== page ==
From the Editorial Desk

Tertiary education in India today is confronted with many challenges, some of which include empowerment, equity and employability. In addition, teachers also have to think about inculcating key competencies in the graduating students to equip them to become productive members of society and to help them to acquire the skills, both personal and professional, that will help them to achieve their life goals and fulfil their aspirations. In this context, it is apposite to introspect about the roles and responsibilities of the teachers who are the prime facilitators in this process. It is after all in the course of the teaching-learning process that scaffolds are erected, and then taken away when the student is ready to function independently and metacognitively. Continuing Professional Development (CPD) is an opportunity to assist in this skill-building for teachers who require constant enrichment and upgradation of their skills and knowledge base in order to successfully negotiate the challenges they are faced with. Today, the classroom is a site of complex negotiations and diversity. It is a place where students and teachers together build the bridges that will assist the students to transition from the protected environs of their educational institution to the “real” world that is rife with challenges.

In the Indian context, CPD in the tertiary education sector is a neglected area in which research has been sparse and sporadic. Unlike other professions such as medicine, architecture and engineering, in the education sector, CPD is considered a peripheral concern. This is because the majority of tertiary level teachers participate in professional development programmes only if it is mandatory. These programmes (that go under the present moniker of Faculty Development Programmes, FDPs), however well intentioned, rarely address the core pedagogical issues of higher education, much less the actual teaching learning interaction in the college classrooms. For those largely intrinsically motivated teachers, who wish to upgrade their professional expertise, the opportunities to do so are few and far between. In fact, entering the teaching profession in the tertiary education sector does not at present, require the prospective teacher to have any formal teacher training, only a research degree in the concerned subject. This very often results in a situation where the teacher uses a combination of common sense and gut instincts to transact knowledge in the classroom. In the process, the handover of knowledge to the learner is a matter of chance rather than an outcome of careful planning and execution.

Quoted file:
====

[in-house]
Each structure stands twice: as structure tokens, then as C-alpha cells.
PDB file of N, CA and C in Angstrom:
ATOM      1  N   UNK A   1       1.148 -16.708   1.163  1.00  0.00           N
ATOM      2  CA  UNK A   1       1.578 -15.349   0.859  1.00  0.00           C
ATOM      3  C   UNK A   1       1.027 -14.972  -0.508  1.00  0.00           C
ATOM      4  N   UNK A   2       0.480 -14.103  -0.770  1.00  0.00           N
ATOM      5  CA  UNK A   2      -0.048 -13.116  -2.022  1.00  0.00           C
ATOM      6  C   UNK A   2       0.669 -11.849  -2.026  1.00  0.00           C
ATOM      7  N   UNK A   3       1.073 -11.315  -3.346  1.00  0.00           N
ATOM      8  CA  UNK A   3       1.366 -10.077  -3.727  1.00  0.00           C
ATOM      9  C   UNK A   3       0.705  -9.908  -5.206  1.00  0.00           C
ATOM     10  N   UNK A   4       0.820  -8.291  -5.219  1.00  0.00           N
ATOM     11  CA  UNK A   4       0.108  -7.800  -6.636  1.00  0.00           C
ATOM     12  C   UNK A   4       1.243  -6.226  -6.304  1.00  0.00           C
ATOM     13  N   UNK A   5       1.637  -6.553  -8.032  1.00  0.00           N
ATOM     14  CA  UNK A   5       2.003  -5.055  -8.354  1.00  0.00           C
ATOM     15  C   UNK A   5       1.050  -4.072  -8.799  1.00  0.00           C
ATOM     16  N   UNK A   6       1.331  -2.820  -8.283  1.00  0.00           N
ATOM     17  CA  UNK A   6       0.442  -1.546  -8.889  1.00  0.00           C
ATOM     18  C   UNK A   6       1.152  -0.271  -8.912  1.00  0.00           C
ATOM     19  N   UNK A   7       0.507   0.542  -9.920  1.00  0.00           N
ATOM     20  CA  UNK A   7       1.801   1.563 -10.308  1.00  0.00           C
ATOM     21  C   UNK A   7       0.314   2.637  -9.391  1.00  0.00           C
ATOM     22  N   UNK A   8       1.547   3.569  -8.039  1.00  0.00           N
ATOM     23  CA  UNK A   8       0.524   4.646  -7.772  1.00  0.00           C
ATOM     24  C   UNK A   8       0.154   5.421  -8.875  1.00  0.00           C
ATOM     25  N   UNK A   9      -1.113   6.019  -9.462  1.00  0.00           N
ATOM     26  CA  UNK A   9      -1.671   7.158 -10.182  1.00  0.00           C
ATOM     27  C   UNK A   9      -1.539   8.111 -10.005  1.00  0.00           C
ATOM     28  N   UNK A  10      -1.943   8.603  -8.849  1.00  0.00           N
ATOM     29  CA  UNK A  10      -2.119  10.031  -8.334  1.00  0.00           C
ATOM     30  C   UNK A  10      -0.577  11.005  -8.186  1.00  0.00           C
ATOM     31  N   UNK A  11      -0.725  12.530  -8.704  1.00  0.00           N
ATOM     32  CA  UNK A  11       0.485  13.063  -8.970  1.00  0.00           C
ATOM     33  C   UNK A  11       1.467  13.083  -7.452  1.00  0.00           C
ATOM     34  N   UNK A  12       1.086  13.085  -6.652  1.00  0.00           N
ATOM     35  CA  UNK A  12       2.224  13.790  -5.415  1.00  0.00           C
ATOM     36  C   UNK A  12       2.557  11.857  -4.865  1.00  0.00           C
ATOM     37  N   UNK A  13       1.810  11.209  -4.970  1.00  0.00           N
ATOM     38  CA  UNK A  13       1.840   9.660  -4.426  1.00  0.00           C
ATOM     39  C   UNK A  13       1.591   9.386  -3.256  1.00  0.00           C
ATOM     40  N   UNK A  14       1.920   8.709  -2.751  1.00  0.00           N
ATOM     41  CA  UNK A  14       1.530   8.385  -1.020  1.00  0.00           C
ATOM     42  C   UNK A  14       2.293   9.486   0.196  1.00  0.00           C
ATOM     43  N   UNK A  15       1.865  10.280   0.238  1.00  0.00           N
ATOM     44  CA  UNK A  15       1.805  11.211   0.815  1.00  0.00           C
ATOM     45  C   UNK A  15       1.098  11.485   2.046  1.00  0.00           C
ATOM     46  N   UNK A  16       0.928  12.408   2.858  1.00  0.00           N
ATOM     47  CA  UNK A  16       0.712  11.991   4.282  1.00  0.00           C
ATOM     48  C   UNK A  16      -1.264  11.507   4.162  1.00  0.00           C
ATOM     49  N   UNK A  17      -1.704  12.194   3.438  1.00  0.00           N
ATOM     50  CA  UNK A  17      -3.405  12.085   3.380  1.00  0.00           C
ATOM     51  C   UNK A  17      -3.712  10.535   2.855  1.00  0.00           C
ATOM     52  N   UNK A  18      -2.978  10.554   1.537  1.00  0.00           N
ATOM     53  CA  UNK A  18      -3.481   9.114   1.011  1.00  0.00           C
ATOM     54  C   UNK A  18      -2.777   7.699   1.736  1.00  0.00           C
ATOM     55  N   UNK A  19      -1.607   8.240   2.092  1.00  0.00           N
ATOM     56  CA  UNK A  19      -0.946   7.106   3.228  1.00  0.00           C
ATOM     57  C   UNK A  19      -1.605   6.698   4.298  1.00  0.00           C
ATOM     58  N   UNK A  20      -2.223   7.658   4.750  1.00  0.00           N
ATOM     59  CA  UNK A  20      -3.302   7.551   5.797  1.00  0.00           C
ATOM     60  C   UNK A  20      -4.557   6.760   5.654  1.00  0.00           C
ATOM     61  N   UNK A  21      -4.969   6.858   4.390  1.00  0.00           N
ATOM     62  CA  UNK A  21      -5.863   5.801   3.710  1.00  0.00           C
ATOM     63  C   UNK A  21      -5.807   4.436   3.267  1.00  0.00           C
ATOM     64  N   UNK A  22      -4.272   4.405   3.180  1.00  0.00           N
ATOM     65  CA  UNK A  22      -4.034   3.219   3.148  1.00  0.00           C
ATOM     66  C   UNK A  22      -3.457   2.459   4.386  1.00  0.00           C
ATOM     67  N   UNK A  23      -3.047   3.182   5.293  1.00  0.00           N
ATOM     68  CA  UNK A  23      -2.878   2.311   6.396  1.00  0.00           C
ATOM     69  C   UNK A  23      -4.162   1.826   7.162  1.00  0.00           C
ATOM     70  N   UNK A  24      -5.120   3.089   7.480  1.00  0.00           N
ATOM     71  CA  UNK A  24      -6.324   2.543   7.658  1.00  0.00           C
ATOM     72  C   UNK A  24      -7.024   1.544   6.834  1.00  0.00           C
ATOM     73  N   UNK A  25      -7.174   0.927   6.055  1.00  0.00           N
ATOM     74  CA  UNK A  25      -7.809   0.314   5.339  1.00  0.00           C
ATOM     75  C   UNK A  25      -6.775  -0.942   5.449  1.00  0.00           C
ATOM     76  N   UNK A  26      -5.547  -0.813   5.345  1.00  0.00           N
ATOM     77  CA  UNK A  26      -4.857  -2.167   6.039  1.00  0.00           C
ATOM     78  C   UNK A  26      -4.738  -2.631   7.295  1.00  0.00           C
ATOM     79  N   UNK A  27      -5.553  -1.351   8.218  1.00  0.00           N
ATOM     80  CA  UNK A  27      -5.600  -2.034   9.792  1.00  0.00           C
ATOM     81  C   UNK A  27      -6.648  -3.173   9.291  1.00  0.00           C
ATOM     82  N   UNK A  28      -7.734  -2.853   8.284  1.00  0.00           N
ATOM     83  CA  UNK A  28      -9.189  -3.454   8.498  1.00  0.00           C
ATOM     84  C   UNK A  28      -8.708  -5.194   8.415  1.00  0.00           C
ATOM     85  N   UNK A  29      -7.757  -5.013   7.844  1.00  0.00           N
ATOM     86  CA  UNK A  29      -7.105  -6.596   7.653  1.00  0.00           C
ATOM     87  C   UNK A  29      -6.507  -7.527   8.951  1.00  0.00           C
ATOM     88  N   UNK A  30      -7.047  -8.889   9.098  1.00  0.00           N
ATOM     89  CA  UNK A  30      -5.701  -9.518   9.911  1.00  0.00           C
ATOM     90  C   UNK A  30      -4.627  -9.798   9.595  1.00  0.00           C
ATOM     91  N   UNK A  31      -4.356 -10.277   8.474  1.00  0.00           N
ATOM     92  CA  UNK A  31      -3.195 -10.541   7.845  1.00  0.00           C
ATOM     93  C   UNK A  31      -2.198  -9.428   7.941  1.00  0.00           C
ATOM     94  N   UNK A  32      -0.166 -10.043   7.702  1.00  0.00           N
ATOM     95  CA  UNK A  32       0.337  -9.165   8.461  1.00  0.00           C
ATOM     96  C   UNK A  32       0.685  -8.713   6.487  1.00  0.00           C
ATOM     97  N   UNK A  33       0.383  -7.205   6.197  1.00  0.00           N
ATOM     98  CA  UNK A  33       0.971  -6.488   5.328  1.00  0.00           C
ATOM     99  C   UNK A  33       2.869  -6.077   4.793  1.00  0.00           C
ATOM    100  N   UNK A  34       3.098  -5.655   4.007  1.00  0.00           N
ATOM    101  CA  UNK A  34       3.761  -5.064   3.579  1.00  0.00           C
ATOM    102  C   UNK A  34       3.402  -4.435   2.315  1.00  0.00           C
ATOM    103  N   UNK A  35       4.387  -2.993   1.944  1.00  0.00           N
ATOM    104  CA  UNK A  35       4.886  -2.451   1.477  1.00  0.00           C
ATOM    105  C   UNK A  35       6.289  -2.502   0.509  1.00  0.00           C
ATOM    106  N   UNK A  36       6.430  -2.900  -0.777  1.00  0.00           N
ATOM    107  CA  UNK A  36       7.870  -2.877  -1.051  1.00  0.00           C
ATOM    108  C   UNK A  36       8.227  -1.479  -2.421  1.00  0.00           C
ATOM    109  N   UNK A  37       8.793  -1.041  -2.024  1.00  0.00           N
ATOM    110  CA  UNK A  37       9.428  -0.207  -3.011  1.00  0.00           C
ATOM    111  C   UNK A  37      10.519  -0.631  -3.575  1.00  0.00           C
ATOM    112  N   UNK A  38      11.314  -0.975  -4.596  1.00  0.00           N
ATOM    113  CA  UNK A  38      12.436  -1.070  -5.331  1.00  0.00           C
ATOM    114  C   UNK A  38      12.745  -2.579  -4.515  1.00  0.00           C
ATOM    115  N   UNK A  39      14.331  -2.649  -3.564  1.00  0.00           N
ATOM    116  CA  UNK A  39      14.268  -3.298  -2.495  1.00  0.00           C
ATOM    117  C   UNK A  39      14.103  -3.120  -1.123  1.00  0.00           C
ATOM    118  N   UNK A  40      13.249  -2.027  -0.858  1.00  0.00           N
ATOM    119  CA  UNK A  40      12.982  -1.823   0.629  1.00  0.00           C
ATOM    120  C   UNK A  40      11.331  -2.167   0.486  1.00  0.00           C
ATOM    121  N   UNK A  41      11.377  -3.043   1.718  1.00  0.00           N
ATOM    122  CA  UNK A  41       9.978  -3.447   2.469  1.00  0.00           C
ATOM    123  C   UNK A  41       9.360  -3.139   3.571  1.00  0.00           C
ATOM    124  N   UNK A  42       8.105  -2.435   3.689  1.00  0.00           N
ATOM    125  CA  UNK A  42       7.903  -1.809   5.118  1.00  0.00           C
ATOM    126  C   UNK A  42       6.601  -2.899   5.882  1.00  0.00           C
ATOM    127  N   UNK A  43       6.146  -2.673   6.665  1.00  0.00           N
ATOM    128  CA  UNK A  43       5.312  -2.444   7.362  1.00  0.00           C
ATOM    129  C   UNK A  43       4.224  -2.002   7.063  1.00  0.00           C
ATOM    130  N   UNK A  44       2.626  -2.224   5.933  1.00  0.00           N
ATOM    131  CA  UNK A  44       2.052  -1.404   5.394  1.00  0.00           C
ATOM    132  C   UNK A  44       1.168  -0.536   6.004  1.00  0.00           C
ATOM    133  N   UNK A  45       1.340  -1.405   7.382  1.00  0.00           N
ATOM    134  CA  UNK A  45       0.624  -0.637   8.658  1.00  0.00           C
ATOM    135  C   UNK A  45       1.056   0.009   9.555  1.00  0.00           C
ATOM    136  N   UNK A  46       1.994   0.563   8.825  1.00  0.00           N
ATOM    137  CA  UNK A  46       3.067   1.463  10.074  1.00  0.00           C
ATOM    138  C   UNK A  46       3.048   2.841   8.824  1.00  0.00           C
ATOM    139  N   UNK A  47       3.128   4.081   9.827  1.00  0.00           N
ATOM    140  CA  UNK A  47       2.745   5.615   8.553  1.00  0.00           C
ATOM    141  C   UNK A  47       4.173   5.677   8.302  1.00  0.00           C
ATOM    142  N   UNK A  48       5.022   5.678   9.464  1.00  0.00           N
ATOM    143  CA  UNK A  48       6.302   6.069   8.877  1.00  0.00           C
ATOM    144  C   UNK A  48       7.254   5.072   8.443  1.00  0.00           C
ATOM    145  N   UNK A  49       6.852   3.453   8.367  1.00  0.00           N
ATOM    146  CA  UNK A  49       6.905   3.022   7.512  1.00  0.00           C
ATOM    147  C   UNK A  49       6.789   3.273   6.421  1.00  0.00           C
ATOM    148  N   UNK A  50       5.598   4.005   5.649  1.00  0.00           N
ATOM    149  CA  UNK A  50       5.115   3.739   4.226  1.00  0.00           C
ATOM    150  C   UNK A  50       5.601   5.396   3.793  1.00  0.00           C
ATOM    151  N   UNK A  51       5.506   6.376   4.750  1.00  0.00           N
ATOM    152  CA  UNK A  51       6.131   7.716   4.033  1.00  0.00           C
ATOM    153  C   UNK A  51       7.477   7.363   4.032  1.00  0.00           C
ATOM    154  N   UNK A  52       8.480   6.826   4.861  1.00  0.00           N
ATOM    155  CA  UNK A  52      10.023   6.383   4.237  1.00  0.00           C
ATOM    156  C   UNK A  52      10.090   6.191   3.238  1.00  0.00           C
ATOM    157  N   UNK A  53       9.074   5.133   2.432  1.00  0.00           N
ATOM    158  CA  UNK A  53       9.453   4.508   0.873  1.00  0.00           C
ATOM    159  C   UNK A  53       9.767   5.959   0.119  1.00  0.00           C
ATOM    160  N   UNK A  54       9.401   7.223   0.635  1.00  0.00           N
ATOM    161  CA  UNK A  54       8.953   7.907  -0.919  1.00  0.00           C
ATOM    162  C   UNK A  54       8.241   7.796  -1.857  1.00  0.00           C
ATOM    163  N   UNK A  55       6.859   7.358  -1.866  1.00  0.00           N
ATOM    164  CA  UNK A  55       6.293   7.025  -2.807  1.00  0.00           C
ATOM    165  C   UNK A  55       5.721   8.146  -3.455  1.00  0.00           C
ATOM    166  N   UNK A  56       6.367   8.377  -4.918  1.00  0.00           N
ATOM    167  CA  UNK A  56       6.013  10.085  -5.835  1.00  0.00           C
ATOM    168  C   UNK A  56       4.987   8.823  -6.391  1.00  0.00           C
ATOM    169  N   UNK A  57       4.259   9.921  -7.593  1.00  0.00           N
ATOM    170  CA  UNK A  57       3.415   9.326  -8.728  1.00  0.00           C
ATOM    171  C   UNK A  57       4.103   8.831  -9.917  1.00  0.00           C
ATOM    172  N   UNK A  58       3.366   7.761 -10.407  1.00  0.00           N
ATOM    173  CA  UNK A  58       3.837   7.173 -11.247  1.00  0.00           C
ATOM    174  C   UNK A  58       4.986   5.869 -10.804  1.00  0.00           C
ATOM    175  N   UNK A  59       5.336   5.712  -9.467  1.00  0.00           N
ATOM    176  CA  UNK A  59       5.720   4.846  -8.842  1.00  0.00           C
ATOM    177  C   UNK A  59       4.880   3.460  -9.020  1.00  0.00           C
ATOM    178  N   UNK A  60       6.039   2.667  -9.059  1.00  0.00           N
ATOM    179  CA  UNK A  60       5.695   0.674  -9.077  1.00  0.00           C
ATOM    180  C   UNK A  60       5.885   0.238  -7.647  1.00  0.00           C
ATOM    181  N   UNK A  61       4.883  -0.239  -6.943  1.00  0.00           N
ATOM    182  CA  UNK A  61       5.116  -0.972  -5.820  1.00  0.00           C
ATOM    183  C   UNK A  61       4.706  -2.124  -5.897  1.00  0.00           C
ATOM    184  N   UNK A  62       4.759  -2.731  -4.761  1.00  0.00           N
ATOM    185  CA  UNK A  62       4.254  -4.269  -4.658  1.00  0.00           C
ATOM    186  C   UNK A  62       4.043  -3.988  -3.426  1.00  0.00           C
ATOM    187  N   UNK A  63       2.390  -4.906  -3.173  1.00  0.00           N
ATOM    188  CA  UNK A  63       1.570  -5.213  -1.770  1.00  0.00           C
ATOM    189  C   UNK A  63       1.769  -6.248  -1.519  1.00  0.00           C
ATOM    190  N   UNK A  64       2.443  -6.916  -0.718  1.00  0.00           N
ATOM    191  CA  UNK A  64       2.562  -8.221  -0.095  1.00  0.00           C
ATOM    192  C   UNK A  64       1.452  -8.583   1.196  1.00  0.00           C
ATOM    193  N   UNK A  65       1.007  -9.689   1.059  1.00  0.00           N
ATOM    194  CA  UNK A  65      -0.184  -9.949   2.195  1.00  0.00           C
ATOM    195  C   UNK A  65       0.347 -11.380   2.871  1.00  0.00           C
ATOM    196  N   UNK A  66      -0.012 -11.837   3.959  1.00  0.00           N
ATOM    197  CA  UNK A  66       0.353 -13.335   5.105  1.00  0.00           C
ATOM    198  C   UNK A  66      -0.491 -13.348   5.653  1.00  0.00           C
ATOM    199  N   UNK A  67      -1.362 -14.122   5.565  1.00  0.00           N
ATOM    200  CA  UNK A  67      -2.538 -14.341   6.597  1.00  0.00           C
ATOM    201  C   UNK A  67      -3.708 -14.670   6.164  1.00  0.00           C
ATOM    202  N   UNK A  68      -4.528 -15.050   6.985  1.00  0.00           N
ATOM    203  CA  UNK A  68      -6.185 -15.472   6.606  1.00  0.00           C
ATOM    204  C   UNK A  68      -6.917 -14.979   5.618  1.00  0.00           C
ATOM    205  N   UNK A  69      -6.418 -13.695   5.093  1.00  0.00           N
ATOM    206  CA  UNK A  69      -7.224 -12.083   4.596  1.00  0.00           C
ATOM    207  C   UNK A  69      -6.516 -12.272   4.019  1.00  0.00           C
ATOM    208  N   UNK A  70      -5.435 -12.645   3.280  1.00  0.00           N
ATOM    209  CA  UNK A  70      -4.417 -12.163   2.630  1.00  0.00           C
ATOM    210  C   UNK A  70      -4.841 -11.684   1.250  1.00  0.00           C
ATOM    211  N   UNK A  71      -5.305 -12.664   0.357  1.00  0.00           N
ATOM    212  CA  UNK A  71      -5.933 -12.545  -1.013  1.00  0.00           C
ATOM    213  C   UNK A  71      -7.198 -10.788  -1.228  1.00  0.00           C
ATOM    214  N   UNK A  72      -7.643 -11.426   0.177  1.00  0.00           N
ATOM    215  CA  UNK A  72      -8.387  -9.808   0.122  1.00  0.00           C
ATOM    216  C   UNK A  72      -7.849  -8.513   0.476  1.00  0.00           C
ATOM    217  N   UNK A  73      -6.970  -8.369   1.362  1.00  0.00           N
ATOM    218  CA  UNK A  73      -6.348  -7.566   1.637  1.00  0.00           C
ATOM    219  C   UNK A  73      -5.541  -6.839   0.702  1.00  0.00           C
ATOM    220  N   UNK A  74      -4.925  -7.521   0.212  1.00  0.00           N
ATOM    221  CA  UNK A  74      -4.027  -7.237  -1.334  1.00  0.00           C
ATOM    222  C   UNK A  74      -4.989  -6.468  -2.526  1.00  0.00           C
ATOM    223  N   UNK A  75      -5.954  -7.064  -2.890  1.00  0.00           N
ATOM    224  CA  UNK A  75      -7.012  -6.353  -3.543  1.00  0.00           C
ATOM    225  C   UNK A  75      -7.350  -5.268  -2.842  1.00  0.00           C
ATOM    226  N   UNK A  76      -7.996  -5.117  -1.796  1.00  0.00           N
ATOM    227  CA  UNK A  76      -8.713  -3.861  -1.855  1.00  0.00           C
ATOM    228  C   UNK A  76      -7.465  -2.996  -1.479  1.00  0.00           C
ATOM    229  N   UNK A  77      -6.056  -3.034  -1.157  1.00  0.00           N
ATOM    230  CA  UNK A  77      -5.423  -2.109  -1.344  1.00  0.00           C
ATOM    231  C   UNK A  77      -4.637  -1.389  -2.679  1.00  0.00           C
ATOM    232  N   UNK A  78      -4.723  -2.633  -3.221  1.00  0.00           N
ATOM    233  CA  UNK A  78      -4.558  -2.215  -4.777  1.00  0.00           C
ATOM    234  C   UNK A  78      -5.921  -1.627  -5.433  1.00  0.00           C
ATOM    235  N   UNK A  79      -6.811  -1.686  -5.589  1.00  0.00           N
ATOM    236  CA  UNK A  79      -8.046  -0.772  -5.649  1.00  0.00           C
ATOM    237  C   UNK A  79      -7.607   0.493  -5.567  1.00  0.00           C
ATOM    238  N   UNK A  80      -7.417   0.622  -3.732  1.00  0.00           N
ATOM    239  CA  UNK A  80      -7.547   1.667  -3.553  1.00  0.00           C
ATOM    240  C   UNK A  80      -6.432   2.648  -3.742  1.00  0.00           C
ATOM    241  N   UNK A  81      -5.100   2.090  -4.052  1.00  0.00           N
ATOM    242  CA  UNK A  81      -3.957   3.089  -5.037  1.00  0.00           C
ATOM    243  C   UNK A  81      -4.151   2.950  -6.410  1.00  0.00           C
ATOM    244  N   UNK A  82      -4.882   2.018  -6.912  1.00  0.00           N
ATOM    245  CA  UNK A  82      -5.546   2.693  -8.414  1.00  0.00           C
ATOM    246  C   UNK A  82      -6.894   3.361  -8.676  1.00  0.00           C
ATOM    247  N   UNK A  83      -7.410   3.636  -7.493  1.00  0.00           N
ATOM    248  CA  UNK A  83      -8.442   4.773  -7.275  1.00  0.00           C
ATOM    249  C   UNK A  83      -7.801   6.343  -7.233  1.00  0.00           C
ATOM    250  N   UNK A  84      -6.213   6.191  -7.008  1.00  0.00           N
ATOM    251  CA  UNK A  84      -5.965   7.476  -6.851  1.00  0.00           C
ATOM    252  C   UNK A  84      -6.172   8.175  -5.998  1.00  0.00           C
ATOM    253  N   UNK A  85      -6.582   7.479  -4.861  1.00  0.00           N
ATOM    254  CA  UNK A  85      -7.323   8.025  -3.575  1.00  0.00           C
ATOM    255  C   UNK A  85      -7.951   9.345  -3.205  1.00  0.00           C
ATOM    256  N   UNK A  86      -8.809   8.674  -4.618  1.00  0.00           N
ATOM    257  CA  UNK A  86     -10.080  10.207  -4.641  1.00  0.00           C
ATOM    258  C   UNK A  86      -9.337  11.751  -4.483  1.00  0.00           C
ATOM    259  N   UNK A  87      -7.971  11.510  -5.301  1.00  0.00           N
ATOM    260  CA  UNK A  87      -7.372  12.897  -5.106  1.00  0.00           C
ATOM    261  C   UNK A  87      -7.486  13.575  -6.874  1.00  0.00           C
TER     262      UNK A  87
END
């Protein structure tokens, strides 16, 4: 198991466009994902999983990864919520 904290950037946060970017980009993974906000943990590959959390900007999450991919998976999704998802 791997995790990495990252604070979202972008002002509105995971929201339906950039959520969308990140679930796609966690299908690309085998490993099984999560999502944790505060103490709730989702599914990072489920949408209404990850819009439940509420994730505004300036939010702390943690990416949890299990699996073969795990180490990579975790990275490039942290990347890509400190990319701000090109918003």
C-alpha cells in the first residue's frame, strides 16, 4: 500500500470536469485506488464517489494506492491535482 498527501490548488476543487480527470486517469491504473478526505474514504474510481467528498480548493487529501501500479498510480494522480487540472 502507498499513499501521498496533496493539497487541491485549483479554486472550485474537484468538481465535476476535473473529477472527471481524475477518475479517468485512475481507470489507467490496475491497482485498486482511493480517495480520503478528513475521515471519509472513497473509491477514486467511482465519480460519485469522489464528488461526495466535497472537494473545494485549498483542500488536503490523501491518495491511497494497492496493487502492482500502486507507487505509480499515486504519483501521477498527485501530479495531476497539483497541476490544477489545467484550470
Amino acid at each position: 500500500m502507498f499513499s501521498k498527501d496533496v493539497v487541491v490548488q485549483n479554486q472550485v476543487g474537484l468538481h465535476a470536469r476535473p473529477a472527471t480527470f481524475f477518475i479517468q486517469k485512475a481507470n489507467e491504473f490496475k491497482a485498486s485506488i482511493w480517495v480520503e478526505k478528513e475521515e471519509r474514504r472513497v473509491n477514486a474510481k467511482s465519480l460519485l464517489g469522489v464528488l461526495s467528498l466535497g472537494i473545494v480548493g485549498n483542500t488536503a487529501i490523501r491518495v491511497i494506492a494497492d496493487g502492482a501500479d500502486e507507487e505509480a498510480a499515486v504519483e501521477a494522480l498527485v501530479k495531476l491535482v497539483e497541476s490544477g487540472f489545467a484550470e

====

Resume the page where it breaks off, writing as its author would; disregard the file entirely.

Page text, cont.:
In order to equip teachers to meet the challenges of the 21st century classroom, CPD is of utmost significance. The dimensions of CPD include self-reflection, action-research, formation of teaching groups, discussions, pursuit of additional courses, finding out how teaching-learning happens in other contexts, attending participating in and organizing seminars/conferences, and publishing articles. While individual motivation is a key driver here, institutional support plays an equally important role in creating an environment in which teachers have the opportunities and incentives to enhance their skills.

This special issue of Fortell, on the theme of Continuing Professional Development for Tertiary Level Teachers has been planned keeping in mind the imperatives of this burgeoning area of research and policy. The articles in this issue have been contributed by teachers, trainers, academics and research scholars working in the area of CPD, as well as those whose experiences in the ELT classroom inform their insights and concerns. Some of the key issues and concerns that have been addressed, include dimensions of CPD, an overview of methods and models, an insight into how CPD needs to stand up and be counted, the importance of reading for professional growth, an autoethnographic account of CPD in practice, the role of CPD with reference to the specific environment of English Language Teaching in India, the importance of peer mentoring and empowering teachers to take decisions, and the co-construction of knowledge and the importance of collaboration among its stake holders. The articles have been complemented with an interview with a practitioner and scholar of CPD, a very useful article describing various activities that can be used to enrich and enhance the teaching of English, and reviews of three books that will help to widen the horizons of our understanding in this important area of academic and professional concern.

We do hope you will enjoy reading this issue and find it useful in your quest for professional enrichment and empowerment. We look forward to continuing the dialogue on teaching and learning in the English language classroom in India.

Anjana and Ruchi


Anjana Neira Dev is Associate Professor of English at Gargi College, University of Delhi. Her areas of specialisation are Indian English Poetry and of English for Special Purposes.


Ruchi Kaushik is Associate Professor of English at Shri Ram College of Commerce, University of Delhi. She is a teacher-trainer and a published author of English with Cambridge University Press and Orient Blackswan. Her area of specialisation is designing needs-based materials for Business Purposes.